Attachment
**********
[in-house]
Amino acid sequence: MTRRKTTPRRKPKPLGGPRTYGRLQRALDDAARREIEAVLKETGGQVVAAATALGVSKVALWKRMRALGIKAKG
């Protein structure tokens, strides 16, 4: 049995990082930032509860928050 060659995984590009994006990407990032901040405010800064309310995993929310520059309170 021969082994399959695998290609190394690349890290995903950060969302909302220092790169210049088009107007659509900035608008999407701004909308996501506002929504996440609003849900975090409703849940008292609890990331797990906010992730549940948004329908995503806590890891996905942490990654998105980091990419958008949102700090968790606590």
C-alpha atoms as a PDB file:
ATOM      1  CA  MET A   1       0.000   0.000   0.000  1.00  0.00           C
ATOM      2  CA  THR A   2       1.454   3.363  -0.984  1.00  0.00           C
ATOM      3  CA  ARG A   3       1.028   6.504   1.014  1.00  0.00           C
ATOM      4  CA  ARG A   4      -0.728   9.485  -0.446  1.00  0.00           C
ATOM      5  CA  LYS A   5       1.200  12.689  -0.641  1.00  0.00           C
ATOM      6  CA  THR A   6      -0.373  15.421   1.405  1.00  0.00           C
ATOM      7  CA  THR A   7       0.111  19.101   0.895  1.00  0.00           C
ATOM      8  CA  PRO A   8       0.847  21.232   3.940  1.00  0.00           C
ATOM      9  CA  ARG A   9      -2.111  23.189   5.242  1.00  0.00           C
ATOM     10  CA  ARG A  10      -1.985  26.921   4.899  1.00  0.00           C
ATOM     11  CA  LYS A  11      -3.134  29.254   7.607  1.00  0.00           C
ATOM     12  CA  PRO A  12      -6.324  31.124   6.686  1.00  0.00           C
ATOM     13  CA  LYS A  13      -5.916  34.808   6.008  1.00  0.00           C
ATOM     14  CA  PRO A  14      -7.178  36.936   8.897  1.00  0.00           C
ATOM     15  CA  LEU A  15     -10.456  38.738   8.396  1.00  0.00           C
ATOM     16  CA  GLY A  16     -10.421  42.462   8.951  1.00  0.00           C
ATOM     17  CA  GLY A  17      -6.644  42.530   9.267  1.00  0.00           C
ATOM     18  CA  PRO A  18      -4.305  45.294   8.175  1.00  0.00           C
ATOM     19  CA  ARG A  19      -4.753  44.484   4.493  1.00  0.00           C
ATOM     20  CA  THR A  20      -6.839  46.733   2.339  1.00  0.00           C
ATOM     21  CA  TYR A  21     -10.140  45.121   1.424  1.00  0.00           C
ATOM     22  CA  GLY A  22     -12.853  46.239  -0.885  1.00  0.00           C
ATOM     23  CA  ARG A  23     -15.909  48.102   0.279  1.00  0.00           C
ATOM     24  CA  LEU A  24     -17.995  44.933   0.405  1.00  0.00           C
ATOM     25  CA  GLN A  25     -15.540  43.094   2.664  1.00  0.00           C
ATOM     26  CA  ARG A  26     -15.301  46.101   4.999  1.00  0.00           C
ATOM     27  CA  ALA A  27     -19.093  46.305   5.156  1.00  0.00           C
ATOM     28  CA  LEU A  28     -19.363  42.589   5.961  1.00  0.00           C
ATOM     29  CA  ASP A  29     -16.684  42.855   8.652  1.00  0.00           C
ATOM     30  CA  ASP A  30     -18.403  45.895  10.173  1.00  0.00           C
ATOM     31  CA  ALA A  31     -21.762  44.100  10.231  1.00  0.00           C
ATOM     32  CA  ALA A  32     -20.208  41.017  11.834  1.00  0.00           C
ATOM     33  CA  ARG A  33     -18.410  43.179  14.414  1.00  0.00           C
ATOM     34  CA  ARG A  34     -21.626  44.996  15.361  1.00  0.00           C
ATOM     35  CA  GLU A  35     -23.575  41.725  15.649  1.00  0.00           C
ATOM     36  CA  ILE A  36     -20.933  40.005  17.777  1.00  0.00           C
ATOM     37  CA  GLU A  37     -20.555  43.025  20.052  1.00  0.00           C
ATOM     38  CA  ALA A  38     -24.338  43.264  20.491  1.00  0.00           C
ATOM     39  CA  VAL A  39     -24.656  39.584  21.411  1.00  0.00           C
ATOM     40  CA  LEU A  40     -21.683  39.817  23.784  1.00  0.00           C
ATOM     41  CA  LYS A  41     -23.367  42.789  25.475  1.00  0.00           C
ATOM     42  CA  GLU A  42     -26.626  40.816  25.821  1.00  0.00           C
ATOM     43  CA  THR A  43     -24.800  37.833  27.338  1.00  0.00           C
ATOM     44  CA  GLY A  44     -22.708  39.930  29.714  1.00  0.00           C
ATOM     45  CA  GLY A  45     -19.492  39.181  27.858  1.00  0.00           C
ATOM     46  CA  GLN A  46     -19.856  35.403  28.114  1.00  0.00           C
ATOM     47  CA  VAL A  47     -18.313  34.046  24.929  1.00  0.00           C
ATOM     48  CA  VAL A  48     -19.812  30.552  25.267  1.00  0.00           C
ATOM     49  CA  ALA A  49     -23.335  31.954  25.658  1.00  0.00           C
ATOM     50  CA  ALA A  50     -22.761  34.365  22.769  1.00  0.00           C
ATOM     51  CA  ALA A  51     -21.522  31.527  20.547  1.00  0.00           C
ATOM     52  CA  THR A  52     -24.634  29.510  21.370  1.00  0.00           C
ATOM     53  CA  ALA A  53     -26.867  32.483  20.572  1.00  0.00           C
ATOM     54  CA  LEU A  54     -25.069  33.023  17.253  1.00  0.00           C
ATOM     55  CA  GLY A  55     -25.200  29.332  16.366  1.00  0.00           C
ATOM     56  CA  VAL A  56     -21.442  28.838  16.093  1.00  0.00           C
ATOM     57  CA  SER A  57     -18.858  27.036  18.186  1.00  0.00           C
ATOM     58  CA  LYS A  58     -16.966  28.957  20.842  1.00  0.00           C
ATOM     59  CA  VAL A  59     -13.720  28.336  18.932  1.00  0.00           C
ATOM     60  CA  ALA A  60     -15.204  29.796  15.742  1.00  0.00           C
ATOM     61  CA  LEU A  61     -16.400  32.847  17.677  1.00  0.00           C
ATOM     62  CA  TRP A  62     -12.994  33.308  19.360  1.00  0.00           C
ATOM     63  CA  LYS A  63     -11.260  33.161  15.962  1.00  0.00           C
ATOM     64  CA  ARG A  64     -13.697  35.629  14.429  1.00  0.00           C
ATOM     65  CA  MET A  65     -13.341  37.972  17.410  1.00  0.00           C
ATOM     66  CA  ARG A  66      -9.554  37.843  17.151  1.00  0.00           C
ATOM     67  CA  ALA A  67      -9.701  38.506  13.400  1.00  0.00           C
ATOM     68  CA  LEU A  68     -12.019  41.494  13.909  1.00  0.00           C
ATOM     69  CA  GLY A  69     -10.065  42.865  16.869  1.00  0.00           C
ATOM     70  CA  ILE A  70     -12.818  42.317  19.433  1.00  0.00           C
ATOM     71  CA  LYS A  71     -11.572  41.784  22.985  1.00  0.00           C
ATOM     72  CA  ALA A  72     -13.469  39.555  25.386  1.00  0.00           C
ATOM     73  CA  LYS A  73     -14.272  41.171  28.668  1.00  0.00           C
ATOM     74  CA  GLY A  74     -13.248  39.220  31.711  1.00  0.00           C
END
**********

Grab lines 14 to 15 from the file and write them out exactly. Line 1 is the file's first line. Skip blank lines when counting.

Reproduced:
ATOM     10  CA  ARG A  10      -1.985  26.921   4.899  1.00  0.00           C
ATOM     11  CA  LYS A  11      -3.134  29.254   7.607  1.00  0.00           C